Bladed Baits: Bang Em, Swim Em, Pitch Em
Blade baits have been around since Ron Davis invented the original Bladed jig in Greenwood, South Carolina in 1998. Since that time, many other manufacturers have come up with bladed jig baits, and there are quite a few home-made ones out there too. KastKing’s MadBite line has also added a unique bladed bait, which I am sure will land a few big ones.
The biggest key with blade baits like the MadBite Bladed Jig Fishing Lure is the start of the blade after your cast, after ripping and pausing through grass or a drop back. What I mean is the time it takes for the blade to begin its initial vibration. The most direct contact the blade has with the jighead is going to mean the faster it starts up. The MadBite has a unique hook eye that attaches directly to the blade, making it as close as you can get.
KastKing lineup of bladed baits come in 3/8 and 1/2 ounce weights, and five different color patterns.
After you have your MadBite Bladed Jig tied on, pick a trailer for your fishing needs. I like two types - crawfish imitator or a swim type (Keitech Swim or Berkley Grass Pig and Yamamoto Zako). On the crawfish side, one of my favorites is the Big Bite Baits Fightin’ Frog which comes in 3 and 4 inch models. The swimming trailers are best suited for colors matching forage in the lake – shad, perch, bluegills etc.
The Hot Spots
Unlike some lures, a blade bait can be fished in almost any condition. Pre spawn, spawn, post, cold water, warm water, heavy or light cover, grass fields, stumps and docks. If there are bass in hiding, a blade bait will get them biting.
In the early part of the season I like to throw the bait at the mouths of creeks or points. Bass will use these areas as staging points for the pre spawn before heading to the actual spawning grounds. The key with these areas in my opinion is to have the bait just skimming the bottom in a way where you can feel it touching, but not dragging.
Big smallmouths cannot resist a well-placed bladed jig
Another area I like is any grass area close to deeper water. These areas are another bass holding magnet as they can lie in ambush, but yet head deep if needed depending on weather or water temperature. For grass I fish two different methods. The first is to fish it just above the grass tips, barely touching, but occasionally allowing it to fall into the grass. When this happens, and it hangs slightly, rip it hard out of the grass to the top again. Another method would be to fish it in the grass and each time it hangs, rip it through. This hang up, rip, hang up, rip will often induce vicious reaction strikes.
Working lily pads with a MadBite bladed jig is also an easy feat. As I always fished spinnerbaits in lilies, fishing a MadBite bladed jig to me was no different. Make your cast past the field, or into an opening and then slowly and steadily reel the bait towards the pads. As it hits the pads, work it through, trying to avoid hanging up. You have to practice, but in essence you will be bouncing the bait off the pad stems. If it does hang up, ripping will usually break it free. For pads, I also like to use braided line as the braid seems to cut through stems if needed.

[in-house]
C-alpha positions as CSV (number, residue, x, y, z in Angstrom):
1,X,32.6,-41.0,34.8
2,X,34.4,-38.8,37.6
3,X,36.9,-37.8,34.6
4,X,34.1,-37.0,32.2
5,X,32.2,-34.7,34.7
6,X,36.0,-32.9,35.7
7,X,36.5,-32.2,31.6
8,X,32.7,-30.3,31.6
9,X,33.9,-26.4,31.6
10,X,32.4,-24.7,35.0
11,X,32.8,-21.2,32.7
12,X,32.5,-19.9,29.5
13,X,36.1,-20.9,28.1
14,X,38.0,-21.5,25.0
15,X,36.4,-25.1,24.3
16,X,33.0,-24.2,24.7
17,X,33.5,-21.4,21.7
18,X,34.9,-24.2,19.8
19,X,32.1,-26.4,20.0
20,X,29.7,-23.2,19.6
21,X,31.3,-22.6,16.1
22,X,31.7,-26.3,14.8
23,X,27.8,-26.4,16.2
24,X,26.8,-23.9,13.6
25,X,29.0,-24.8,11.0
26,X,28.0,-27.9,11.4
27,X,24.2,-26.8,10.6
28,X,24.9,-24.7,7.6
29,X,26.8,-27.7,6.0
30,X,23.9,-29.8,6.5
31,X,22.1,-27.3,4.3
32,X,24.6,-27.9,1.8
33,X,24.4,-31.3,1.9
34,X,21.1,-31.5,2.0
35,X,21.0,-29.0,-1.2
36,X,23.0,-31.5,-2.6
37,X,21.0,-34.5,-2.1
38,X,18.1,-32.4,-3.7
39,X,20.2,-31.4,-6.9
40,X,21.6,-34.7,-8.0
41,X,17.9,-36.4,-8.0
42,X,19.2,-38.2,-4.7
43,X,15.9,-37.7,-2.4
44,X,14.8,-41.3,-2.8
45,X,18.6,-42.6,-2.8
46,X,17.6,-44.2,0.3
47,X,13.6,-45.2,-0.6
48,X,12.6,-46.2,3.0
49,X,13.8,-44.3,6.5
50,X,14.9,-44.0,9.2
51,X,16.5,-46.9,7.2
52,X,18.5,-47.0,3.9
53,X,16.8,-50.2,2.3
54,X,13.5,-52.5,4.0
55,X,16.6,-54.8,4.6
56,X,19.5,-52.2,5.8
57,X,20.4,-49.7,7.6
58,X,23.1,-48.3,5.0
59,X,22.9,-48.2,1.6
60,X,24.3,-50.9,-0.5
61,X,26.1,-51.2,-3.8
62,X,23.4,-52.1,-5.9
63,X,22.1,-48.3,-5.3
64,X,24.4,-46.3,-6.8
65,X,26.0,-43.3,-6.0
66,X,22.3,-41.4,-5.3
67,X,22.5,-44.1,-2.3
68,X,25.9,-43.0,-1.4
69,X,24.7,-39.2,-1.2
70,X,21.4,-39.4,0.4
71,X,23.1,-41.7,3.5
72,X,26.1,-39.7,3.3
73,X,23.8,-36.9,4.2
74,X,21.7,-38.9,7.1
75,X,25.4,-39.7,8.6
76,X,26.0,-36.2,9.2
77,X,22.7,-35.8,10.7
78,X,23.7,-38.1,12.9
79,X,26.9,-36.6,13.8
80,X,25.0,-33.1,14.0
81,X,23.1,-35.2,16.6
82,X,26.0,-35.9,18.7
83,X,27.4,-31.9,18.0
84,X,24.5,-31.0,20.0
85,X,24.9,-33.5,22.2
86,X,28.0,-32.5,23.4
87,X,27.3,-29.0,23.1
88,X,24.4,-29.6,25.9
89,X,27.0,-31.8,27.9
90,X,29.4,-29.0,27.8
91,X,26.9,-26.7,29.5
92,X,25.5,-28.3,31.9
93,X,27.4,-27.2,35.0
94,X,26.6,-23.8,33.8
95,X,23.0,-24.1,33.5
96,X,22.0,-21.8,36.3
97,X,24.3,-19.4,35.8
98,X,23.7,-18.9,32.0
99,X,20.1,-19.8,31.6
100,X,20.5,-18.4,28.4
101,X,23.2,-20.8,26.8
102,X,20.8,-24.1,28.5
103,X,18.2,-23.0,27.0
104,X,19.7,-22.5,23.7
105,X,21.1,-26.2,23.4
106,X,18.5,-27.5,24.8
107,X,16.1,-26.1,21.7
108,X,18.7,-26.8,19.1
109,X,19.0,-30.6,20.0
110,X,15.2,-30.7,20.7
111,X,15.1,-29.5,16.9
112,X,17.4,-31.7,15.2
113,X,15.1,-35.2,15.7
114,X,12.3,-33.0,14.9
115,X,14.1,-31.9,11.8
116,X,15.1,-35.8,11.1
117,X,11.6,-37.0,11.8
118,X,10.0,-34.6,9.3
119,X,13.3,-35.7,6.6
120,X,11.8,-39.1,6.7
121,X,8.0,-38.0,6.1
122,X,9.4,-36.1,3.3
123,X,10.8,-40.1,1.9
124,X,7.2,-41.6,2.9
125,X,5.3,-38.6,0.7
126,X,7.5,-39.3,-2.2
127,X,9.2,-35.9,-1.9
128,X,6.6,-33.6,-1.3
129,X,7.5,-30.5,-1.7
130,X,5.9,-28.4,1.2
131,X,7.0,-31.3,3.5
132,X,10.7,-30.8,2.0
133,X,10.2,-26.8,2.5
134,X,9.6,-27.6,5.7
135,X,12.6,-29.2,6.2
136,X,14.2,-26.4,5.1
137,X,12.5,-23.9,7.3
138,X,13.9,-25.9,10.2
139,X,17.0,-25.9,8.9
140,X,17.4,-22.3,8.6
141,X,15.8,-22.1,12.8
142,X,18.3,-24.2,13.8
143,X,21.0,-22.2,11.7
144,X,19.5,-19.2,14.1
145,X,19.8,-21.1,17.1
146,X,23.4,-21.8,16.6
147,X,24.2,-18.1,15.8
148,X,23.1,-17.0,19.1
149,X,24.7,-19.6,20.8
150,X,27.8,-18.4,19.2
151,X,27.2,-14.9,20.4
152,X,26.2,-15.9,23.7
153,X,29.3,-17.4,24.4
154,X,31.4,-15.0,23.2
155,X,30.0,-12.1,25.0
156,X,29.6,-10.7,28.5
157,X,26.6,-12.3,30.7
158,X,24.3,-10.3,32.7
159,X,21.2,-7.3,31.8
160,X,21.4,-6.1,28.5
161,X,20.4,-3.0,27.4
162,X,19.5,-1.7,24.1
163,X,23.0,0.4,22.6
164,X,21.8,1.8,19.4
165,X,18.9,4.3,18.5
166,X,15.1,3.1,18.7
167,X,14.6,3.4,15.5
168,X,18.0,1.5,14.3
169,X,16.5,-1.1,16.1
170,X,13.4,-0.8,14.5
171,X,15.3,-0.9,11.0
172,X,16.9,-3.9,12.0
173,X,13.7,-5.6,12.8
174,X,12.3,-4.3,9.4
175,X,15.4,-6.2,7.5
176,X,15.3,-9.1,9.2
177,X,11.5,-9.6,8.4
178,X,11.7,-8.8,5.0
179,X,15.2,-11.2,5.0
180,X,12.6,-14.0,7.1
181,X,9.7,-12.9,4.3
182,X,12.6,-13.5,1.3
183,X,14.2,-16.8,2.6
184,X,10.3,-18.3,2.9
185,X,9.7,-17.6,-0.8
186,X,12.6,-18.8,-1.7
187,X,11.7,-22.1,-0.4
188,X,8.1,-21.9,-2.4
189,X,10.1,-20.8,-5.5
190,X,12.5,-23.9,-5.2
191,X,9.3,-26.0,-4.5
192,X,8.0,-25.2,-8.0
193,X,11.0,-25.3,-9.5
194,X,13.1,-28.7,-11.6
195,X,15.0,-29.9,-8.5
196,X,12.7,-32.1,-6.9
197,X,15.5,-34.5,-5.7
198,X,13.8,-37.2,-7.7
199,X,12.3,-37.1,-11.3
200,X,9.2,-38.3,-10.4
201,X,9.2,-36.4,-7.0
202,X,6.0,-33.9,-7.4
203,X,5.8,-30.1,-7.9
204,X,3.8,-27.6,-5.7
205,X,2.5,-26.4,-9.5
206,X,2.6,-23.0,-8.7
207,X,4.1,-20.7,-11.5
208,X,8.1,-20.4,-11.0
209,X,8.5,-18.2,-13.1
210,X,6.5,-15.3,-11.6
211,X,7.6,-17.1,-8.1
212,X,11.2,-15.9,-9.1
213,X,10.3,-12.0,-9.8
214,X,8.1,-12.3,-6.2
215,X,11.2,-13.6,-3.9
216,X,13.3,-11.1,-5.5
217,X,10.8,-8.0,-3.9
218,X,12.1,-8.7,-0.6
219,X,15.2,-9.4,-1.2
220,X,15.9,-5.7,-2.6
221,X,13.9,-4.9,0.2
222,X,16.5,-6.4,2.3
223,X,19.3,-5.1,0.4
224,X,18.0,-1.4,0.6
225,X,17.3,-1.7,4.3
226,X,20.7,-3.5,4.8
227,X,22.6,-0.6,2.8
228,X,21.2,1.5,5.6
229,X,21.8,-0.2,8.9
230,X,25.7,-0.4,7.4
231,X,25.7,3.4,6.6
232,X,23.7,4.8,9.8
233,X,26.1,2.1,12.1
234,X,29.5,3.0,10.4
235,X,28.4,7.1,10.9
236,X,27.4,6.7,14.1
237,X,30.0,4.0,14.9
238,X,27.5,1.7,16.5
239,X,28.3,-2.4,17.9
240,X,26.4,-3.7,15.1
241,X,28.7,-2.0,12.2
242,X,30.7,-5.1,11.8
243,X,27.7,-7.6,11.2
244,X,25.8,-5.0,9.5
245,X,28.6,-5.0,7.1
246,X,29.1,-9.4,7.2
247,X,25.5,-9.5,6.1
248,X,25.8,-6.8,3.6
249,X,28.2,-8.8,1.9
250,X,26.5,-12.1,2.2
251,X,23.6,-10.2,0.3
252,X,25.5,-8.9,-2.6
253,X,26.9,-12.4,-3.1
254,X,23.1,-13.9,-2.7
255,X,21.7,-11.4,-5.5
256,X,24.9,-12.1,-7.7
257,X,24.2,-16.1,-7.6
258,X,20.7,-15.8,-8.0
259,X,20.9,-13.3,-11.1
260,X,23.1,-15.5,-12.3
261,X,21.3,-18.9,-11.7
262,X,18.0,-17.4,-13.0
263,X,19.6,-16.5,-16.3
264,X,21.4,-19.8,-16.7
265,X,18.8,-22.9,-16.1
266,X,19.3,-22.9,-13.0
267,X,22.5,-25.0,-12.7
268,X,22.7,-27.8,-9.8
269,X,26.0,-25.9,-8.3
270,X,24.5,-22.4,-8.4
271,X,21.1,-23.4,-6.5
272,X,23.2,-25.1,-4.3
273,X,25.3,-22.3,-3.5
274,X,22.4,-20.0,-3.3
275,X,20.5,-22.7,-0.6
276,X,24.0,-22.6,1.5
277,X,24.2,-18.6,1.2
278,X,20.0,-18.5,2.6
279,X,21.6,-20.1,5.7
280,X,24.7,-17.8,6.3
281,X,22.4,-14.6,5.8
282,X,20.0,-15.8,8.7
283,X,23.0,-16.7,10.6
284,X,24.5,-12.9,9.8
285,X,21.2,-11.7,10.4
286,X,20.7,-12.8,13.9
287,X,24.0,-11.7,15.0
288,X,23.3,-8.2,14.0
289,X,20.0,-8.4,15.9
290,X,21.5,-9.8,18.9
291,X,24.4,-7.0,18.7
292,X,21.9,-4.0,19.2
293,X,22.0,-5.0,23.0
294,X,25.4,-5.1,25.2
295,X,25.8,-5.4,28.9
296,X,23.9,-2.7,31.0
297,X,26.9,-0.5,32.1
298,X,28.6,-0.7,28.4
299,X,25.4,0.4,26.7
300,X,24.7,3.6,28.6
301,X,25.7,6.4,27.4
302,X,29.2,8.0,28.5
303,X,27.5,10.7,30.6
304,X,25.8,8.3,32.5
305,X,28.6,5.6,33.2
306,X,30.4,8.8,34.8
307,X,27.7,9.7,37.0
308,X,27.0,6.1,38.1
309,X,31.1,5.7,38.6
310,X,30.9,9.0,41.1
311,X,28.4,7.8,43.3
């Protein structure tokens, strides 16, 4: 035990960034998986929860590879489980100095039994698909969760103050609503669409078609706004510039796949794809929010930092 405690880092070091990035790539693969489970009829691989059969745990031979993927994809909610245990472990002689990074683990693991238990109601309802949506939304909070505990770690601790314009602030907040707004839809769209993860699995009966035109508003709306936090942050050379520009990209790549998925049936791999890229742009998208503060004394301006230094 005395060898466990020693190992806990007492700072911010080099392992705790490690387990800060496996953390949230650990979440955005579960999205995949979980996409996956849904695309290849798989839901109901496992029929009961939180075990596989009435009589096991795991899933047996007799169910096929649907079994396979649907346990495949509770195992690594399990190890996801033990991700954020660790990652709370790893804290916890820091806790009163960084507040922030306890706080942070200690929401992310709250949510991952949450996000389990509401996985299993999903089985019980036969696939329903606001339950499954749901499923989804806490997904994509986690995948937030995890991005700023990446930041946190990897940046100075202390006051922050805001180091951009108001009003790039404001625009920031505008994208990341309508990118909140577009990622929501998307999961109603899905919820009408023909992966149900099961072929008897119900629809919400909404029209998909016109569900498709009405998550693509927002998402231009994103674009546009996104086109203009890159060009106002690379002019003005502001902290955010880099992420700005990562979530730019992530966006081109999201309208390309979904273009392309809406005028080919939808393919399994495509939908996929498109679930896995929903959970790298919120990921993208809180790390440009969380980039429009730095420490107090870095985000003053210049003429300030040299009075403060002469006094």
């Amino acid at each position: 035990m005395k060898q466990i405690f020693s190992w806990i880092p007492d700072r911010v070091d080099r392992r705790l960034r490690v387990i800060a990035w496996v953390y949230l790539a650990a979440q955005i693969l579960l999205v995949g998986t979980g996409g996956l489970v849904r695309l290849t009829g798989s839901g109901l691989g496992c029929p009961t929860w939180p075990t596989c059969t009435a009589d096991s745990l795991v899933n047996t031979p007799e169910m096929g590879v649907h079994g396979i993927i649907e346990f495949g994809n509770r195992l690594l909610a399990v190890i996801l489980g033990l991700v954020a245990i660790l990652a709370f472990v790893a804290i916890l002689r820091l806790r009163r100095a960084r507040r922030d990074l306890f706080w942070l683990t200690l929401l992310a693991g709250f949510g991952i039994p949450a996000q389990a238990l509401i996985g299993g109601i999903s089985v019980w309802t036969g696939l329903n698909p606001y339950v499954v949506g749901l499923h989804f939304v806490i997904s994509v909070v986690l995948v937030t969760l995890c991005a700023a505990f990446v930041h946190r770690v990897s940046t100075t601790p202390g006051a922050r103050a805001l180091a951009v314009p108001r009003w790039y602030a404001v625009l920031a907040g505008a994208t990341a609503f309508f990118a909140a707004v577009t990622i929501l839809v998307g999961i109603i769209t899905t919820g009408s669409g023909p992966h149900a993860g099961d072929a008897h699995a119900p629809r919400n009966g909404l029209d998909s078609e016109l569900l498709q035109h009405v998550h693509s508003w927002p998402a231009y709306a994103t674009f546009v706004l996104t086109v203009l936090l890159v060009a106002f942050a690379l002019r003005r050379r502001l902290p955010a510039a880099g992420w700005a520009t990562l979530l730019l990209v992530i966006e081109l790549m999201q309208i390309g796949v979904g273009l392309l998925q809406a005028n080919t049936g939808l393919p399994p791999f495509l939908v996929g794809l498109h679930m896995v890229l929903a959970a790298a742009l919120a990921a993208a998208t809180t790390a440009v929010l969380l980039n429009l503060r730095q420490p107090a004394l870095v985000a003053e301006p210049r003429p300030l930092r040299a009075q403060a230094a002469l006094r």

Have you ever flipped a jig under a dock? Well, your bladed jig can achieve the same results if not better. The bladed jig will allow you to flip it in, then offer a nerve wracking vibration to that peaceful bass making him become aggressive instantly! For me the key, and we mentioned this earlier, is the quickness of the blade beginning its vibration. This is crucial for docks. You want that blade vibrating fast, so after the flip allow it to settle them lift fast with your rod tip and begin reeling. This will get the blades vibrating quickly. The new KastKing Speed Demon Elite Deadbolt reel is a great choice for this as the “no drag’ concept will allow the tension and no slippage to get the blades moving.
Rod and Reel
For me, the best rod and reel combo is the Speed Demon Bladed Jig rod. This rod is 7-foot, 3-inches long and when paired with the Crixus ArmorX in the 7.2:1 gear ratio you have the perfect weapon. The rod is rated for 10-17 pound line and 1/4 to 3/4 ounce baits. The rod has good action and a sensitive tip making subtle bites easily detected. As for the reel, the gear ratio is high enough to get the blades “thumping,” yet low enough to evoke a lot of power. The Speed Demon Elite Deadbolt also offers a good gear ratio for bladed baits at 7.4:1.
There are many soft plastic baits that make great trailers on bladed baits
Bladed jigs have and always will catch fish. They are easy to work, come in a variety of forage matching colors, plus by adding a variety of trailers, a very versatile bait. I never go fishing, whether it be in a tournament situation, or just out having fun with the grandkids where I do not have at least one rod rigged and ready with a KastKing Bladed Jig!